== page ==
Casual Teaching Staff in Trinity College Dublin are raising questions about the legality of their employment as talks to possible pay cuts are underway.
Several Teaching Assistants, who are employed by Colleges to give seminars, lab demonstrations and the occasional lecture have expressed how they feel ‘exploited’ and undervalued’ in how they are treated by the college.
On average most teaching assistants earn less than €10,000 per year, resulting in many seeking part-time employment.
On February 4th, around 70 protesters gathered outside a meeting of the College’s Finance Committee, chanting “hey hey ho ho, pay cuts have got to go,” after the college announced they would be making pay cuts to its causal teaching staff.
Trinity’s Graduate Student Union (GSU) organised the protest and was supported by representatives of Trinity College Dublin Students Union (TCDSU), Trinity PhD Workers Rights group and the Union of Students in Ireland (USI).
Katarzyna Siewiersak, PhD student in the School of Physics from Trinity College explained to Trinity News that revised pay rates for demonstrators, who guide students working in laboratories, have been cut from €21.02 down to a bracket of €19 to €17 representing a potential reduction of around 20 per cent.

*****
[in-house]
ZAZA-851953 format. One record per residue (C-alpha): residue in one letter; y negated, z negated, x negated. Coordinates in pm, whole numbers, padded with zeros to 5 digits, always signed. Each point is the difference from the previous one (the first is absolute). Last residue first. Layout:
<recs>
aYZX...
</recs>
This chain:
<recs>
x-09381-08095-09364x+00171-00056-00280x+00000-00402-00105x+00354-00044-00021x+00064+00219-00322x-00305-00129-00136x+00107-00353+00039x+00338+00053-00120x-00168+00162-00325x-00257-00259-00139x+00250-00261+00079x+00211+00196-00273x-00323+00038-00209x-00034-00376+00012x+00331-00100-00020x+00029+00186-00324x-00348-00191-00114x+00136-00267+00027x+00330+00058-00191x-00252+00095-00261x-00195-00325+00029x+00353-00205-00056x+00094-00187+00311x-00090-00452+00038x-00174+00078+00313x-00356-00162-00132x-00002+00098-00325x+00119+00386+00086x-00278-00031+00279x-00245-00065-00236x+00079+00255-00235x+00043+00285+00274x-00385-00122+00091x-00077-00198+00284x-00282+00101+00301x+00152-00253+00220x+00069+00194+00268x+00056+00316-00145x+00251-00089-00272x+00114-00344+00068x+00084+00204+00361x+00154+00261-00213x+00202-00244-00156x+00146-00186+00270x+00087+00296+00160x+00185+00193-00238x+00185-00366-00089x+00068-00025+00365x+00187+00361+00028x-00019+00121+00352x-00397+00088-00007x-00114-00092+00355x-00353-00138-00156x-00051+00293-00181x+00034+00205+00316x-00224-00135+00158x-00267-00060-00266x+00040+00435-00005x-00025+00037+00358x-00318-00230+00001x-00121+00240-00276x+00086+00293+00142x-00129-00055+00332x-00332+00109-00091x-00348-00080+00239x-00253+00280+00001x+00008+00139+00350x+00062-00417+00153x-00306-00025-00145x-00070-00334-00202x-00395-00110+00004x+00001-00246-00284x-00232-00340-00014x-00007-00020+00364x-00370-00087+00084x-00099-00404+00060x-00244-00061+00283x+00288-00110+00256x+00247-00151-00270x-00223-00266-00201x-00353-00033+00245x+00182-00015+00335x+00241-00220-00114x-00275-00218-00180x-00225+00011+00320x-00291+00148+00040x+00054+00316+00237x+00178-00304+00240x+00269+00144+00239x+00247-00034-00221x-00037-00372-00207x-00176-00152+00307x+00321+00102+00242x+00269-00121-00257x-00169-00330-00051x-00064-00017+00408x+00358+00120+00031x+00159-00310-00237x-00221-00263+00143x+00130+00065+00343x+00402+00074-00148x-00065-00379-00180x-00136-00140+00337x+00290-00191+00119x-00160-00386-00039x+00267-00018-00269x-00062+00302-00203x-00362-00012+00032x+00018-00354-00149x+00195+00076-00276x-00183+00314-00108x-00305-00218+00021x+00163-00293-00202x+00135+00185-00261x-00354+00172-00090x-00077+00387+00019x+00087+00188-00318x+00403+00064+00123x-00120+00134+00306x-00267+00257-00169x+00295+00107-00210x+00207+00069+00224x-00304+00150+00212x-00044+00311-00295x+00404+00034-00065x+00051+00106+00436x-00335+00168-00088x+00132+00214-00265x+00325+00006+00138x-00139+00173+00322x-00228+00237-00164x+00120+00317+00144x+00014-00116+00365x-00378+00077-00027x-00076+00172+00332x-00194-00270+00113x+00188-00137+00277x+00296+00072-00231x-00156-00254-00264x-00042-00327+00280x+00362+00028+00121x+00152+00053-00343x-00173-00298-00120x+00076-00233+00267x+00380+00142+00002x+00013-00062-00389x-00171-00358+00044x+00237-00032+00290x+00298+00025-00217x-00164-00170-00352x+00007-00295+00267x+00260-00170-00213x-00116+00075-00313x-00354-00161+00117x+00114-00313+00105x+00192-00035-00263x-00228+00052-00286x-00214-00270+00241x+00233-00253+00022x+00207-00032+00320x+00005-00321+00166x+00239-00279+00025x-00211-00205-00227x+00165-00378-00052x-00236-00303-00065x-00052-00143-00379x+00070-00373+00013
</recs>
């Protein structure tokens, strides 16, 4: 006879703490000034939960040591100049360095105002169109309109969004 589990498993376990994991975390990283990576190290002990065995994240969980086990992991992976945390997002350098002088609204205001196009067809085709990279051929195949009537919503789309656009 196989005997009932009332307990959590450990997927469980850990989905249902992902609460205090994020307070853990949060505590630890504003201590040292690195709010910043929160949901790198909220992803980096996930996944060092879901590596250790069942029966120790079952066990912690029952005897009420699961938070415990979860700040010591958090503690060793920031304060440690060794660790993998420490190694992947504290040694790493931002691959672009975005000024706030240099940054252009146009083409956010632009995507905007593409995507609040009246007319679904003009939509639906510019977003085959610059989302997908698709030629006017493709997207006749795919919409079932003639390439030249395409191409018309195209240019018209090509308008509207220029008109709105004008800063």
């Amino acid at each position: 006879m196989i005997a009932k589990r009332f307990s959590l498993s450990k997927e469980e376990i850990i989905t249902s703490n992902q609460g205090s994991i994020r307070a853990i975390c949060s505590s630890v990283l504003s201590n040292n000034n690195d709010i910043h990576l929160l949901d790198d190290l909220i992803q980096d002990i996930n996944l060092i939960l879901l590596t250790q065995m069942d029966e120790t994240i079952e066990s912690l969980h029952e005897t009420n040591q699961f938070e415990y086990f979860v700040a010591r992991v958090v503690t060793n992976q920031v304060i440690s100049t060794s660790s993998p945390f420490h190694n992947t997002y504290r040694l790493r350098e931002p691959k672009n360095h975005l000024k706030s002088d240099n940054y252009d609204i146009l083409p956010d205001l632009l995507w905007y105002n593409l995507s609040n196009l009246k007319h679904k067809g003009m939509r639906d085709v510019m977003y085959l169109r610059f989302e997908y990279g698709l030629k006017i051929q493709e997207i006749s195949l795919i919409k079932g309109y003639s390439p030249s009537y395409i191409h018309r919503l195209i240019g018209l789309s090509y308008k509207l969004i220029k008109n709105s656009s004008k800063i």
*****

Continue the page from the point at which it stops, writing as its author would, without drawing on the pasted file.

This pay cut will affect the number of PhD students as well as casual employees and was introduced to bring the hourly rate of casual staff in line with that of permanent staff.
The revised rates of pay were included in a document that said the rates of pay were reduced “on the premise that work carried out on a casual or occasional basis should not be remunerated at a higher rate than salaried staff carrying out similar work.”
Sara Dowling, the USI’s Vice President for Postgraduate Affairs expressed how the USI is “delighted to support the PhD community in Trinity.”
Laura Beston, President of TCDSU, attended the protest and stated how important it is for the union to “stand with PhD workers” and encouraged the finance Committee to reconsider their decision.
The following day, another meeting was held in the Maxwell theatre in Trinity’s Hamilton building where PhD students continued to express their anger at the college’s finance committee to cut the pay of causal staff who work as lab demonstrators.
Trinity has since postponed its decision to cut the pay. However, the matter is set to be discussed again at the next Finance Committee meeting.
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